Meditation in a County Jail

by Margot Koch

Lay ordained in the Zen Buddhist tradition, Margot Koch is an artist who has been meditating for nearly forty years. As a teacher in the schools for twenty-five years, she worked first with developmentally disabled learners, then taught art and public speaking, and has more recently facilitated speaking groups for adults, focusing on relational presence.

About 44 years ago, I almost literally stumbled into the Zen Center’s Green Gulch Farm at Muir Beach to learn to meditate. I had read Allen Watts and was interested in Zen, but what brought me there had nothing to do with what might be “interesting.” I came as a result of what I’d later call my “nervous breakthrough.” It was as though I’d looked into Pandora’s Box, and what I’d seen had left my mind shattered. Within hours of arriving at the monastery, I found myself sitting in the great Buddha hall with nothing to do but count my breaths and watch my thoughts. Many hours of the coming months were spent simply sitting, facing a wall, and sobbing. Many more days and weeks were spent developing a more upright seated posture. I slowly became more attentive to the workings of my mind, and finally I began to see something beyond the old, solid reign of my thinking self; just a glimmer at first perhaps, into a pool of being. The peace of that was sheer bliss.

Still, even then, I sometimes imagined the parallel between life in a monastery and life in prison. Though I imagined the monastic community was a bit gentler, and ostensibly I could leave any time I wanted, Zen was tough and seemed to be as much about correct form as it was about emptiness. We followed a set schedule from morning to night, and when we weren’t meditating, every moment was accounted for. However, slowly, I began to see how the hours of meditation were changing me, and suspected I could, and would, forever see life from a different perspective.

A few months ago, I went to a county jail to teach meditation to a small group of men. They were there as part of the Art of Soulmaking class. I was there because my time at the monastery had brought me to wonder how anyone could survive the environment of a prison without meditation.

The men sat in a half circle on the floor in front of me, using rolled up yoga mats as cushions to help with their posture. When we turned off the glaring fluorescent lights, the room immediately became stiller. Though not a high security risk, most of them looked tough. But when I spoke, they listened, and while they were all polite and well-mannered, I also sensed a true engagement. I drew from my own experience – from sitting, from teachings absorbed, from working many years with different kinds of learners. But mostly I drew from my still deeply held conviction that to thrive in the stark and rigid environment of incarceration, one had to have practices to help bring the self to an essential freedom — within.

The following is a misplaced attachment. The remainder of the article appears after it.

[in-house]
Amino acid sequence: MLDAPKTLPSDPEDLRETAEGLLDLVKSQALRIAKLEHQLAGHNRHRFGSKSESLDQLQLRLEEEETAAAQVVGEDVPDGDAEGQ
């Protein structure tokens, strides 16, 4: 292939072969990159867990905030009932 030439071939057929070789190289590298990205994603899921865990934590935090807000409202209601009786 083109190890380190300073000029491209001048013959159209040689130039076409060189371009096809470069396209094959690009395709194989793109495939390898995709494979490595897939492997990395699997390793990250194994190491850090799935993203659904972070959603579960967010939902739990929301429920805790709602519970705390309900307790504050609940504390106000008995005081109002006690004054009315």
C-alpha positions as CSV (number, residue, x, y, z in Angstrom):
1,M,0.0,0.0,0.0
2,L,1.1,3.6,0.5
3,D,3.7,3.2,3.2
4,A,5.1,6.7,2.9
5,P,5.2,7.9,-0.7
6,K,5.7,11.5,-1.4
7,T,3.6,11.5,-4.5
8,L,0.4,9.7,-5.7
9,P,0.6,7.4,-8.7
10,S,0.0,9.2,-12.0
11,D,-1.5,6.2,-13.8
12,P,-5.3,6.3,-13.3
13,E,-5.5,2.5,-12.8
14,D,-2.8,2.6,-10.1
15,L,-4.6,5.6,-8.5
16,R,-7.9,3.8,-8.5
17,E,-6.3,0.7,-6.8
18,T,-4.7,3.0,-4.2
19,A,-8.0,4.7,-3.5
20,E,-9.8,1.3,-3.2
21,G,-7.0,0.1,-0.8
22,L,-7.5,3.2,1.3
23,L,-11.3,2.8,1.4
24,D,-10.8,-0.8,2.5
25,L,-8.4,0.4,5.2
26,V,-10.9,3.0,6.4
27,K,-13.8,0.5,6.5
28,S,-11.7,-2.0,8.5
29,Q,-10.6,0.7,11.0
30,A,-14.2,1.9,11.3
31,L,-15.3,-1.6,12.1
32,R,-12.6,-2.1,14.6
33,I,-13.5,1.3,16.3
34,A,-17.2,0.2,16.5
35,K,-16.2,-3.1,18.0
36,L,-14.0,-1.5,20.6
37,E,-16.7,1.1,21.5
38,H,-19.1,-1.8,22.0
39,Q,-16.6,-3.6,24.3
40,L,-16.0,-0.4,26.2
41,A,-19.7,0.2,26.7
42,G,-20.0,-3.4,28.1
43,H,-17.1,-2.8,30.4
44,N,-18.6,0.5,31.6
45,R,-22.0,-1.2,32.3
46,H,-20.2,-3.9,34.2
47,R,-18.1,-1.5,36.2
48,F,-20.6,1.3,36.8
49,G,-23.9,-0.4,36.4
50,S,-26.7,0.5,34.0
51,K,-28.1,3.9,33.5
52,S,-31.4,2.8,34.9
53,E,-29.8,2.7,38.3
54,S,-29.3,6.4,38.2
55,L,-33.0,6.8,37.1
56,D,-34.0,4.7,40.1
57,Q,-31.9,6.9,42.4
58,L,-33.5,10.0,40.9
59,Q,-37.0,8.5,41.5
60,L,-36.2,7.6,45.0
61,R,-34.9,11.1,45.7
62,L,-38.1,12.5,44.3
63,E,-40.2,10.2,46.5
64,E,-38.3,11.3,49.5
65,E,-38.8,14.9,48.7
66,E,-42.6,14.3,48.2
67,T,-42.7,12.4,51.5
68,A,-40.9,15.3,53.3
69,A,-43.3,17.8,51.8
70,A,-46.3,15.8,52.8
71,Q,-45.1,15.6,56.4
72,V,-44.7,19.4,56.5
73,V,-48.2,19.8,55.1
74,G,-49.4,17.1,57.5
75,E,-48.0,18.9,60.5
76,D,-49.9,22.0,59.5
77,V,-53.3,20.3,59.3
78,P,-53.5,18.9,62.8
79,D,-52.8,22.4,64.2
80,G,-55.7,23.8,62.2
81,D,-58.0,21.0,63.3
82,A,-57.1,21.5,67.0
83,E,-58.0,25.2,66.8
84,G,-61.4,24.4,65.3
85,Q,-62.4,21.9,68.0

When the lights came back on after a few short periods of meditation, one guided, one silent, I asked each man to share something that he had noticed while sitting. One talked about the parallel between the sweat lodge ceremonies he had done with his native tribe and meditation, then added that this sitting still was harder for him than the ceremonies and the sweats. A few commented on how surprisingly uncomfortable it had been to sit quietly for a mere ten or fifteen minutes, and several acknowledged that there appeared to be a good reason for this practice of being quiet with their own thoughts.

One man said he had done what he always did when left alone with his thinking, which was to go over and over the “laundry list” of things he had done wrong, things he wished he hadn’t done at all, ways in which he wished he were different. “But,” he said, the difference was that this time, for a few moments, he had actually seen himself thinking these thoughts. He had experienced a visceral separation between his thinking mind and his body, and I could see this revelation in his eyes. I could have jumped up and kissed him (which would have been highly inadvisable) because this is why I went to the jail — to try and teach what I’ve always said is actually impossible to teach: meditation. It’s such an inside job. Yet this is what the Bodhisattva vows are all about, attempting what is impossible, like life itself, and keeping each other company as we move through this impossible life — to whatever point it has brought each of us. And beyond.

I’m so grateful to UFP and the Art of Soulmaking for giving me the opportunity to do the work.